Evelyn Waugh: Brideshead Revisited

(3629 words)
  • Susan Garner-Jones (University of Liverpool)

“If Brideshead Revisited is not a great book, it’s so like a great book that many of us, at least while reading it, find it hard to tell the difference” (p. 233). So wrote Clive James in 1983, reviewing the television series of Waugh’s semi-autobiographical novel, adapted by John Mortimer and starring Jeremy Irons, which caused many to revisit Brideshead or to embark on Waugh’s self-appraised “magnum opus” for the first time. It is a journey worth making, for, though even Waugh, when revising it in 1960, found many flaws in it, the ultimate involvement with the fascinating Flytes, underpinned by Waugh’s stated theme of “the operation of divine grace on a group of diverse …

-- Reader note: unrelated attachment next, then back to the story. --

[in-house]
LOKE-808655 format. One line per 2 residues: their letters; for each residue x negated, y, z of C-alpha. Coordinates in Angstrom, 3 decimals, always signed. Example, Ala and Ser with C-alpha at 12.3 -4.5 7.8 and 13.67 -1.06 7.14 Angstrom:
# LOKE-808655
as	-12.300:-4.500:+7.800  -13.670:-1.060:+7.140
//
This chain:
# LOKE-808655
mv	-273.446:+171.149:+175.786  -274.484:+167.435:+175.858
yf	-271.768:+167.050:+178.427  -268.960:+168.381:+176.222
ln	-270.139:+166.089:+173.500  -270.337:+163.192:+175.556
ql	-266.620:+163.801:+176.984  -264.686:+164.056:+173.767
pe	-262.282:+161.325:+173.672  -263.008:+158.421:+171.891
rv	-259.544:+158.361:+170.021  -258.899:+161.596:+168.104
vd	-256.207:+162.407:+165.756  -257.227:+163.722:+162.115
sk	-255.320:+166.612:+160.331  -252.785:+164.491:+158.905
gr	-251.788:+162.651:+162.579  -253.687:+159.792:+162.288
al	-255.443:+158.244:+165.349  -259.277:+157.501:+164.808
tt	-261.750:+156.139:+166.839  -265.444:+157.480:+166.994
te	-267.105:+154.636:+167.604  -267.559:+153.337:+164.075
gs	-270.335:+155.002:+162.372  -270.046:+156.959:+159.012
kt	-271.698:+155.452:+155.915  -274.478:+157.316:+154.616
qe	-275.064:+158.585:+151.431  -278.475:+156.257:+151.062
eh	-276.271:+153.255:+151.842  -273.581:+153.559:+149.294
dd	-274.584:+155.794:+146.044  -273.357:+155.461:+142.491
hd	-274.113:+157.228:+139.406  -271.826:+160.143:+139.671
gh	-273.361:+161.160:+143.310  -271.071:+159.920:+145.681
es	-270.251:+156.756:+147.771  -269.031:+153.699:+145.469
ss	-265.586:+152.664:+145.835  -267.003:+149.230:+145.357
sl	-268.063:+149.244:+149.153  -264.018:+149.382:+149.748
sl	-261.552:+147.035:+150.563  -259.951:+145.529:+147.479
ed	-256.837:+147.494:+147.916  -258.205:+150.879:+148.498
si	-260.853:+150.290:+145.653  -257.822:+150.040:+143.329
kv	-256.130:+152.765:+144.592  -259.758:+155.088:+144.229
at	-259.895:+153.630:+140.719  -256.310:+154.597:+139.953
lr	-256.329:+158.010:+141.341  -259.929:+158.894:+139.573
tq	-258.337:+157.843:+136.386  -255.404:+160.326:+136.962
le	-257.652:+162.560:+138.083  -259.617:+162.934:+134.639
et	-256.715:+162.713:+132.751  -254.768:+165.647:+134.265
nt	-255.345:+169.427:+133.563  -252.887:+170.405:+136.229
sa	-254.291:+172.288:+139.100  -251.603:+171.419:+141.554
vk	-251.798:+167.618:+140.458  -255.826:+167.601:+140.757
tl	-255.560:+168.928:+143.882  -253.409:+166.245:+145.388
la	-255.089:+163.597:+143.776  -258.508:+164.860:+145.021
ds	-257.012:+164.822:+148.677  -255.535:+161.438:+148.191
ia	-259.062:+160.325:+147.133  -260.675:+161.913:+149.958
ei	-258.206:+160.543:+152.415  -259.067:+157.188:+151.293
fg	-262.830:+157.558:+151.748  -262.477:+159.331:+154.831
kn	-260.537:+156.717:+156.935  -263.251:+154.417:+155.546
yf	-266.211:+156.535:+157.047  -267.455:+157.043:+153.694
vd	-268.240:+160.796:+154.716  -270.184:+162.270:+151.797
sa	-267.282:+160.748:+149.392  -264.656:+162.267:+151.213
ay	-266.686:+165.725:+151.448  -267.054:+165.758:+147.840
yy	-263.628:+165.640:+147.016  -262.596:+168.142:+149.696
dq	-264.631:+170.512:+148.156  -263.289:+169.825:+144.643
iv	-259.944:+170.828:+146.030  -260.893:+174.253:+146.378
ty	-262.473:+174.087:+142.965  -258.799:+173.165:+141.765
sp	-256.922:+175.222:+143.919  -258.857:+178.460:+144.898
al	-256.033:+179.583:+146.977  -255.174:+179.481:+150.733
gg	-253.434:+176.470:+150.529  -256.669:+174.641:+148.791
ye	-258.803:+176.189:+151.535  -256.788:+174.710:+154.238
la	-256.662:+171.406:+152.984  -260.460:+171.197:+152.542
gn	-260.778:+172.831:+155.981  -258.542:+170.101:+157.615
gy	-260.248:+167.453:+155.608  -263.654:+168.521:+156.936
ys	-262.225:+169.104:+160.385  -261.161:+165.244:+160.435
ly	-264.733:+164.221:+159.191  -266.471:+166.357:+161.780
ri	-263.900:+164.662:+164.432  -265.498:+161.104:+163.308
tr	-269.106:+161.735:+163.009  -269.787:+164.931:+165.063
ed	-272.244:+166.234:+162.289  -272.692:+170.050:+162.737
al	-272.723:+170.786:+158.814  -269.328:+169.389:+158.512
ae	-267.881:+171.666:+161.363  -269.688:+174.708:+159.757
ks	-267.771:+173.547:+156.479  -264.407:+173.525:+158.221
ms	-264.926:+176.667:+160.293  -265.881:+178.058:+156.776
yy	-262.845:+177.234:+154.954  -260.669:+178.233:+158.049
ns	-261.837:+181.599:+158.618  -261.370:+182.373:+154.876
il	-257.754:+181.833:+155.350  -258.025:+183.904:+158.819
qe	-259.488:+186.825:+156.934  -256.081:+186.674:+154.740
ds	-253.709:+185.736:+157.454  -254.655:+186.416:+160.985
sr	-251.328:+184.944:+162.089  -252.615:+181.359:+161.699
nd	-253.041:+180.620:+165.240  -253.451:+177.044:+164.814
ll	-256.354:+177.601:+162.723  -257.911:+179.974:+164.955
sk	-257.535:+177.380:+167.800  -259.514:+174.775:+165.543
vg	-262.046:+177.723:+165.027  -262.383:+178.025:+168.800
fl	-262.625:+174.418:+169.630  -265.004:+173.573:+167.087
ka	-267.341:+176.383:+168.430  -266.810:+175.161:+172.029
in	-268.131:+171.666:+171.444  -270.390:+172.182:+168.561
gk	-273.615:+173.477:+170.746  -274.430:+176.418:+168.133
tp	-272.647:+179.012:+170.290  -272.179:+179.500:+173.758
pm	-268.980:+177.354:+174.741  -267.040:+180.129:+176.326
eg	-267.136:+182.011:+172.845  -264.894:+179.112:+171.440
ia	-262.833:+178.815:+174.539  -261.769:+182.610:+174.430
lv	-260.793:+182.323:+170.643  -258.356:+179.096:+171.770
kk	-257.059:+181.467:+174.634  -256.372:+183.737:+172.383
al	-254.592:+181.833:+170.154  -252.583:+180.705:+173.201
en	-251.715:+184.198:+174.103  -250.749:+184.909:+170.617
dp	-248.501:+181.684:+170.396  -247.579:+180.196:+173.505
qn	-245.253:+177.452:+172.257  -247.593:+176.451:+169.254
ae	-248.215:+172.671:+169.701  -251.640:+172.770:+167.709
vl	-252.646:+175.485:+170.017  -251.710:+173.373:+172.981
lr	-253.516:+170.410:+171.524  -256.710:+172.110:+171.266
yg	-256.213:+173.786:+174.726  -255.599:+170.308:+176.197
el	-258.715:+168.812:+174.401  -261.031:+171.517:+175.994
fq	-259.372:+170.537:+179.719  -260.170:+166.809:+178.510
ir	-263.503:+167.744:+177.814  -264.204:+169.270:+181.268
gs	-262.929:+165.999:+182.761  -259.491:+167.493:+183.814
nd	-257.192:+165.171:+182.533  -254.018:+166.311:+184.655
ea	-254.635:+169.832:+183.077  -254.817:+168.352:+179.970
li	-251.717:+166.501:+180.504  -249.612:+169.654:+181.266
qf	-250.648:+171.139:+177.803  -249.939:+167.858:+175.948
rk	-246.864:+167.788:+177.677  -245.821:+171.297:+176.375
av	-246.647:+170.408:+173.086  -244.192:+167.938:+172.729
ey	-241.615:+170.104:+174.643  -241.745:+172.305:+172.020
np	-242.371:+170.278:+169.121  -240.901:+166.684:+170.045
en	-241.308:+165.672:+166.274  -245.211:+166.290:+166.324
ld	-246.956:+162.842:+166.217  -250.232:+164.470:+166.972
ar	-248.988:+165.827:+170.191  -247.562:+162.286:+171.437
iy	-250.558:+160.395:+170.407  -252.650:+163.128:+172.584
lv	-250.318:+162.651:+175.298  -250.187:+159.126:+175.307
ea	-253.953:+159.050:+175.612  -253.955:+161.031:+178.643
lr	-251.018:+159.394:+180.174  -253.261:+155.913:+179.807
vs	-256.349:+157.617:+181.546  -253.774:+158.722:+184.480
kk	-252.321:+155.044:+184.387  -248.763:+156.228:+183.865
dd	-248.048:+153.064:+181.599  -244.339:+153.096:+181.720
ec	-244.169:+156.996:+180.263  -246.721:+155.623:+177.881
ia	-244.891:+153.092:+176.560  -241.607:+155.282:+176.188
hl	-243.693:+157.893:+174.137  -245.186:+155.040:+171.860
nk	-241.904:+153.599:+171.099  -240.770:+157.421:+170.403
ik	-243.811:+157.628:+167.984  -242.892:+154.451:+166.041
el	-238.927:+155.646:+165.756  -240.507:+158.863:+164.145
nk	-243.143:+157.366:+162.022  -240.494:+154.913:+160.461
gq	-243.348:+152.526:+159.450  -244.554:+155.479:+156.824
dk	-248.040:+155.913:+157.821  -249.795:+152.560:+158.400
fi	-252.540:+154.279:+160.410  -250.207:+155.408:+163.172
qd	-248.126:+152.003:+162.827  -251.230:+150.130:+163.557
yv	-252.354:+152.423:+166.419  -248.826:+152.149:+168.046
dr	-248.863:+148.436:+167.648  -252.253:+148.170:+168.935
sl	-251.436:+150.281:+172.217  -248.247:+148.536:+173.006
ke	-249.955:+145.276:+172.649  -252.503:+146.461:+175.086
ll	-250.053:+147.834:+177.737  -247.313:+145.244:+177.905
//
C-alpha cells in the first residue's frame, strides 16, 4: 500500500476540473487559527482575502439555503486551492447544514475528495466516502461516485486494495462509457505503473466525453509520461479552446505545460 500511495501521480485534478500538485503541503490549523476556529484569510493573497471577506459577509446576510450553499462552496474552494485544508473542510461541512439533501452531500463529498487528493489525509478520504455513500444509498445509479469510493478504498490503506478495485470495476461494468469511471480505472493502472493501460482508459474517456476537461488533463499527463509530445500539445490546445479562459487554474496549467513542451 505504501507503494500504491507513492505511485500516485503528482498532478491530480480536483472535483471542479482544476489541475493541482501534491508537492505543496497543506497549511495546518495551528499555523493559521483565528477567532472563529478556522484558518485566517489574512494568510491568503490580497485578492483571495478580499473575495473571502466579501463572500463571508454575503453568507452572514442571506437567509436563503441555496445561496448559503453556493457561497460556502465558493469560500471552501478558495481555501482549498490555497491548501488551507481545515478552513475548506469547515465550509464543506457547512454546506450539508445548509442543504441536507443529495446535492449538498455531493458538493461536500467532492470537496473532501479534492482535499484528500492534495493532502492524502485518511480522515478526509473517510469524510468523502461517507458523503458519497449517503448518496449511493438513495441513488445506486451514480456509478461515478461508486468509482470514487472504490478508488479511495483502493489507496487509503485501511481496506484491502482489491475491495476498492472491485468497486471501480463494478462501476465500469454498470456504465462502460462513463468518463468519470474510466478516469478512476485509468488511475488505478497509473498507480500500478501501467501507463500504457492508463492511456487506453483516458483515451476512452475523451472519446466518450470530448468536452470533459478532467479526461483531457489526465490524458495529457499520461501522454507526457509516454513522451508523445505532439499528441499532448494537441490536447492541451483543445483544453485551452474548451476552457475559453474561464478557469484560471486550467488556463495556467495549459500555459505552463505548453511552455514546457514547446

Please log in to consult the article in its entirety. If you are a member (student of staff) of a subscribing institution (see List), you should be able to access the LE on campus directly (without the need to log in), and off-campus either via the institutional log in we offer, or via your institution's remote access facilities, or by creating a personal user account with your institutional email address. If you are not a member of a subscribing institution, you will need to purchase a personal subscription. For more information on how to subscribe as an individual user, please see under Individual Subcriptions.

Citation:
Garner-Jones, Susan. "Brideshead Revisited". The Literary Encyclopedia. First published 31 May 2008
[http://www.litencyc.com/php/sworks.php?rec=true&UID=6207, accessed 02 August 2015.]


Related Groups

  1. Family Sagas/ Chronicles